I fell down again the other day. I was crossing the street, didn’t see that the ramp had a curb and my rollator’s front wheels stuck. As my rollator fell over, so did I. I skinned my knuckles and banged my knee. I’m fine. I was thrilled I didn’t hit my head.
Two lovely people ran across the street to help me get up. I have no idea who these people are, or what they do. The gentleman was strong—big biceps! He helped me stand up and get the rollator back in my hands. The gentlewoman was solicitous: “Do you need anything, dear?”
Nope, I was fine once I got my feet underneath me.
That got me thinking about trust. I trusted them to help me stand up. They trusted me to be a reasonable human and not prey on their good Samaritan helpfulness.
We trust each other like this all the time. These people are part of our support systems, formal or informal.
Sometimes, we don’t trust others.
What creates the conditions for trust? I read Trust and Trust Building, a fascinating essay. In a sense, I trusted these people to be benevolent to me. I trusted their ability to help me stand up. They trusted me to stand, once they helped me up. They trusted me to not abuse our interaction.
We build trust—or try to—in our teams all the time. Have you considered how people might build trust in your organization?
- Once you deliver (and continue to deliver), you build trust
- Explaining the conditions under which you can succeed (or know when you might fail) builds trust. See my post What Creates Trust in Your Organization?
- Extending trust first earns you trust in return
What happens when someone breaks trust with you? (It happens.)
It depends on many things. How important was the result and what’s the context?
Maybe the two of you were experimenting and the experiment didn’t succeed. That’s not breaking trust—that’s early learning. However, if all you do is “learn early,” and not deliver, no one earns any trust.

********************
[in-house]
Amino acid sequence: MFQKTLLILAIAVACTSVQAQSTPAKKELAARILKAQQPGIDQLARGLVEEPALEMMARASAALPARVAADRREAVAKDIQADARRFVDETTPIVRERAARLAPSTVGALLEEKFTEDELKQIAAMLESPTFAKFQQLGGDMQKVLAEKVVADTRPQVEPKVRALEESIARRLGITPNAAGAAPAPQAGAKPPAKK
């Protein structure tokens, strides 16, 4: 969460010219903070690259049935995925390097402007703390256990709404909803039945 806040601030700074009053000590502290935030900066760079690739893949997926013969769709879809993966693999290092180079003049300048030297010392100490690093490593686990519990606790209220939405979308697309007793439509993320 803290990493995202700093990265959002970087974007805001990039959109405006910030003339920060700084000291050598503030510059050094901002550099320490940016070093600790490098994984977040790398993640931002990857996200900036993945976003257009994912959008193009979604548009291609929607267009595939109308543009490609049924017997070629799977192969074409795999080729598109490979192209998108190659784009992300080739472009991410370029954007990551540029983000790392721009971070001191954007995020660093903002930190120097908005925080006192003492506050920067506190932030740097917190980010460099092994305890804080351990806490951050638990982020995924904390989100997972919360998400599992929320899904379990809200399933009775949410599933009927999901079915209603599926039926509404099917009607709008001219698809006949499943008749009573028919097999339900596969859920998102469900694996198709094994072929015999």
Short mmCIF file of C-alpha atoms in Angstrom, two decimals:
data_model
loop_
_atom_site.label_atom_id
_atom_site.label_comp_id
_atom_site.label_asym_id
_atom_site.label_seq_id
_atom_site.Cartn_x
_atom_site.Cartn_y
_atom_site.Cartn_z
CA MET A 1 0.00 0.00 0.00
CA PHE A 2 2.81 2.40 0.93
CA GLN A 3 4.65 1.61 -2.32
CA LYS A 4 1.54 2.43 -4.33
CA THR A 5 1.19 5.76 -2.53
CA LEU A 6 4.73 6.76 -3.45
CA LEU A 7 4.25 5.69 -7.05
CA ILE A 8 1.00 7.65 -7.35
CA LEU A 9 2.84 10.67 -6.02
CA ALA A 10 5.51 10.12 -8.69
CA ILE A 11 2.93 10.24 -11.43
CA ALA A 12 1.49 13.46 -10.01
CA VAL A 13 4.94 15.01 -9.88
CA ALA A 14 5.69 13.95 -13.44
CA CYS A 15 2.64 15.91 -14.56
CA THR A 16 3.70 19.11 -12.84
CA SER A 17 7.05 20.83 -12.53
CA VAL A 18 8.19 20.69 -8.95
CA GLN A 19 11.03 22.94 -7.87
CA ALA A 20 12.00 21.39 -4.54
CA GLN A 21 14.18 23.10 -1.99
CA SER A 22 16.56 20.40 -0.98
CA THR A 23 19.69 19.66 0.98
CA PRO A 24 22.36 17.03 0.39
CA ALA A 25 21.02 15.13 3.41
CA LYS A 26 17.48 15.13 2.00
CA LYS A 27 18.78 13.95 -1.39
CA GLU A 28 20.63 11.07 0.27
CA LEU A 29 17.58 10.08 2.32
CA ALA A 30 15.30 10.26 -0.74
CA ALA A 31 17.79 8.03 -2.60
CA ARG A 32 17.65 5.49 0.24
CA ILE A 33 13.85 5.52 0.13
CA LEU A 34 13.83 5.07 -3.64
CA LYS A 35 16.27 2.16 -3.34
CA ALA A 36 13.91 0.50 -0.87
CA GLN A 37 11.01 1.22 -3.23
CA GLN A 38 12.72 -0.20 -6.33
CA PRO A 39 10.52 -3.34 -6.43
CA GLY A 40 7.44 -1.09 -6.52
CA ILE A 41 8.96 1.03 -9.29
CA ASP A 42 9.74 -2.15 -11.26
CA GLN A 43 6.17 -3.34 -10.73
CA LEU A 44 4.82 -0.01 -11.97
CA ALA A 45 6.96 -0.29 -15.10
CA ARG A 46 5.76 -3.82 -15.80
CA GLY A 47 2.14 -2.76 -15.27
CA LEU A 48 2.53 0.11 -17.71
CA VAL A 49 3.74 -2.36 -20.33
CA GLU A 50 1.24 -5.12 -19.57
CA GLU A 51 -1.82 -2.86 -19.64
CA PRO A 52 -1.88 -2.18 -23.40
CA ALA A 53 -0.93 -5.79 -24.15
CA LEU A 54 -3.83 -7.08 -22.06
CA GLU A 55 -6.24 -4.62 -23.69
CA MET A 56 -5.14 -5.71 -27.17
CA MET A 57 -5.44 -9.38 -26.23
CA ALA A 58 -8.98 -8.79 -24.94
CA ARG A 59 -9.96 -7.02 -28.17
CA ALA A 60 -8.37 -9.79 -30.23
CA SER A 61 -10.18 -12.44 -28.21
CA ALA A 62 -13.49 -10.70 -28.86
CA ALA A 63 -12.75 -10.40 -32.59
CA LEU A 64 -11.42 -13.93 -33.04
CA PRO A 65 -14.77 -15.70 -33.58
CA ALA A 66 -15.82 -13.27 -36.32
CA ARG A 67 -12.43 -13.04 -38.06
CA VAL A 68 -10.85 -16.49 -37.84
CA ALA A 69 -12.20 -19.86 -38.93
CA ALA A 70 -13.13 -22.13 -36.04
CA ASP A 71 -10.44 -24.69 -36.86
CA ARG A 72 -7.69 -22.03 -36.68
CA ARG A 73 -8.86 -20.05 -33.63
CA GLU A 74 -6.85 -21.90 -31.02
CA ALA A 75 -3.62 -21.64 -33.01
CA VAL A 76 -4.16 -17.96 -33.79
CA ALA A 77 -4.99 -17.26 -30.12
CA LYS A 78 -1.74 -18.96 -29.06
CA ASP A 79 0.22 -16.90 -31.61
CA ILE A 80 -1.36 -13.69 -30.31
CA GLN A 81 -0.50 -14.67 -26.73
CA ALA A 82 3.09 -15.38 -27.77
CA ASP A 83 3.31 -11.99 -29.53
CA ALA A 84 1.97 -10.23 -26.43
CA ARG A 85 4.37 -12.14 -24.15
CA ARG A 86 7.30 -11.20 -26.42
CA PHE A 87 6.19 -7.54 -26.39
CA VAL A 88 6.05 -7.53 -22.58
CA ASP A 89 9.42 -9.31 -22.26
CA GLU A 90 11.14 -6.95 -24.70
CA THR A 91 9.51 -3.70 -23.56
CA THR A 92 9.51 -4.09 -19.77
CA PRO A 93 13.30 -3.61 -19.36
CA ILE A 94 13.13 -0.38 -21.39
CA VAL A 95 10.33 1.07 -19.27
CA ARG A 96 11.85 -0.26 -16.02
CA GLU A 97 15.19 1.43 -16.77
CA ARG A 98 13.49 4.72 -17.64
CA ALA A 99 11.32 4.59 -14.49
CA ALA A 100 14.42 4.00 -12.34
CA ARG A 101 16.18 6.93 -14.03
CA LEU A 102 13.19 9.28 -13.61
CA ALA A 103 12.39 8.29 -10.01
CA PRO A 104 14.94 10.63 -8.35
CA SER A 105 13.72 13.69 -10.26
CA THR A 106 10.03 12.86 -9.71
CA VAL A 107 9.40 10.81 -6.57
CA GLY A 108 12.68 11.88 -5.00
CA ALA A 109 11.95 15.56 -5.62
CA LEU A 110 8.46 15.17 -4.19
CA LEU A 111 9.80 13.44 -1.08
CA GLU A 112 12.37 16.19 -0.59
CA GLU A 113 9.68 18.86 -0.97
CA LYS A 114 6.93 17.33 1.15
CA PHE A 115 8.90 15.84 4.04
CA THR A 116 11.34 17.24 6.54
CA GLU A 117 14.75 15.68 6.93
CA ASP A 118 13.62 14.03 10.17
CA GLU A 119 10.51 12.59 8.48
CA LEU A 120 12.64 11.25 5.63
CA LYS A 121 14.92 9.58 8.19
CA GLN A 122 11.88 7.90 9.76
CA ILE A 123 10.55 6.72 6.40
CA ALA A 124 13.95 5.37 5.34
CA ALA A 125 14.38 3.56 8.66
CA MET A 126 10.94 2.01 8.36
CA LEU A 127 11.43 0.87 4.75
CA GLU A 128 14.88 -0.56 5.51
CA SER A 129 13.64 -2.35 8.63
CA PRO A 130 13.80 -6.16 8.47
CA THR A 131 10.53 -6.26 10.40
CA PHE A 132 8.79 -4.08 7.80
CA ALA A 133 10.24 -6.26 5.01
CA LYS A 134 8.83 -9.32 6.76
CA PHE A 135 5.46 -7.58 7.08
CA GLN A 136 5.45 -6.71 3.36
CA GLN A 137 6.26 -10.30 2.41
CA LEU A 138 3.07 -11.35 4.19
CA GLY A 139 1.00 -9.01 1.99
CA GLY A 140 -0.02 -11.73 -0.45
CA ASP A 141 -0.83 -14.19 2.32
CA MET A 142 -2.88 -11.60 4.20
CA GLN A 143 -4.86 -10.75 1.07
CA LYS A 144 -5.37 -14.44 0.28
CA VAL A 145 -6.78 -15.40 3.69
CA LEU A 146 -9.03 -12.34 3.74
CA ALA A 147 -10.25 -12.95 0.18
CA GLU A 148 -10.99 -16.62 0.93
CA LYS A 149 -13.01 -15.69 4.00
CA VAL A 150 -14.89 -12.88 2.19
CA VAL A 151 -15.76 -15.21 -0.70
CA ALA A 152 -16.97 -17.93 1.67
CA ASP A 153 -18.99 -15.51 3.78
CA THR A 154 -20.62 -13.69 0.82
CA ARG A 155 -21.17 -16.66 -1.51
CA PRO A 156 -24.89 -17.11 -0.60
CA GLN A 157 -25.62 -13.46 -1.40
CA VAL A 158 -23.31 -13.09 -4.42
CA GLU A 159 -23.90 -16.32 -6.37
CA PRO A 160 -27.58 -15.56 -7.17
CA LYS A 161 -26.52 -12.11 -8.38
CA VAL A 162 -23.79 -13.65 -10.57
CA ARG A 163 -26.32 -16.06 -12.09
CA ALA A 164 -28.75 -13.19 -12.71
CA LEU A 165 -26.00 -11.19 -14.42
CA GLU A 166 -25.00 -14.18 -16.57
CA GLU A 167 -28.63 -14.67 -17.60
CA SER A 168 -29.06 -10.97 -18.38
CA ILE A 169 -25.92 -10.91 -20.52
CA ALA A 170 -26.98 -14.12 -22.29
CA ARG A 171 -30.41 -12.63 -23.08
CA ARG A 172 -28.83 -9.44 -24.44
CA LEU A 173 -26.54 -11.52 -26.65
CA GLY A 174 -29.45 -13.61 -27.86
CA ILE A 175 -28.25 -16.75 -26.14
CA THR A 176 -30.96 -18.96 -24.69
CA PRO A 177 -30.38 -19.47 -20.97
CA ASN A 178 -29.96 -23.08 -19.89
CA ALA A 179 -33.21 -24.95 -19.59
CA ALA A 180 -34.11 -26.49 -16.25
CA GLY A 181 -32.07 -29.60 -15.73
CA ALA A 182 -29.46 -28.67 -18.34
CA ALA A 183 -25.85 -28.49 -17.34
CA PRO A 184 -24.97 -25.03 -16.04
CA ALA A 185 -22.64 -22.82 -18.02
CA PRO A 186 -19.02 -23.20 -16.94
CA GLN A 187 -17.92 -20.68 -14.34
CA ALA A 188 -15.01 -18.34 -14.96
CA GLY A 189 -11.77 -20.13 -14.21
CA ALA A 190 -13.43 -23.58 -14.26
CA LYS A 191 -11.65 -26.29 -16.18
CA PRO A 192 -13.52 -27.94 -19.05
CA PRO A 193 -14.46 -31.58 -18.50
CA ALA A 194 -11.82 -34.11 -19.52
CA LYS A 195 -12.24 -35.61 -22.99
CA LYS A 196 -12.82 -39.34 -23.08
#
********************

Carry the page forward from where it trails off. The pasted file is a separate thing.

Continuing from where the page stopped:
If the trust break was over something personal, you might not be able to recreate the original relationship. Each person will need to earn trust from the other. Even then, the original trust might not be attainable.
Is it worth the effort to regain trust with this other person?
Note that I talked about the other person. You can’t develop trust in an inanimate object. You either trust it or not. The object is either deterministic or not. (You can represent a deterministic object with a finite state machine.) Yes, sometimes finite state machines break. However, otherwise they work the same way all the time. My car turns on the same way each time I turn it on. That’s what I mean by deterministic.
On the other hand, people are wonderfully not deterministic. People are capable of learning, of change, of doing something different, even under similar circumstances.
Once you know what you need to do, you can build trust if you desire, with people. You can extend the trust you build with one person to a team. Once teams build trust with each other, they can help the organization achieve great things. It all depends on trust.
My dear adaptable problem solvers, that is the question of the week: Who do you trust?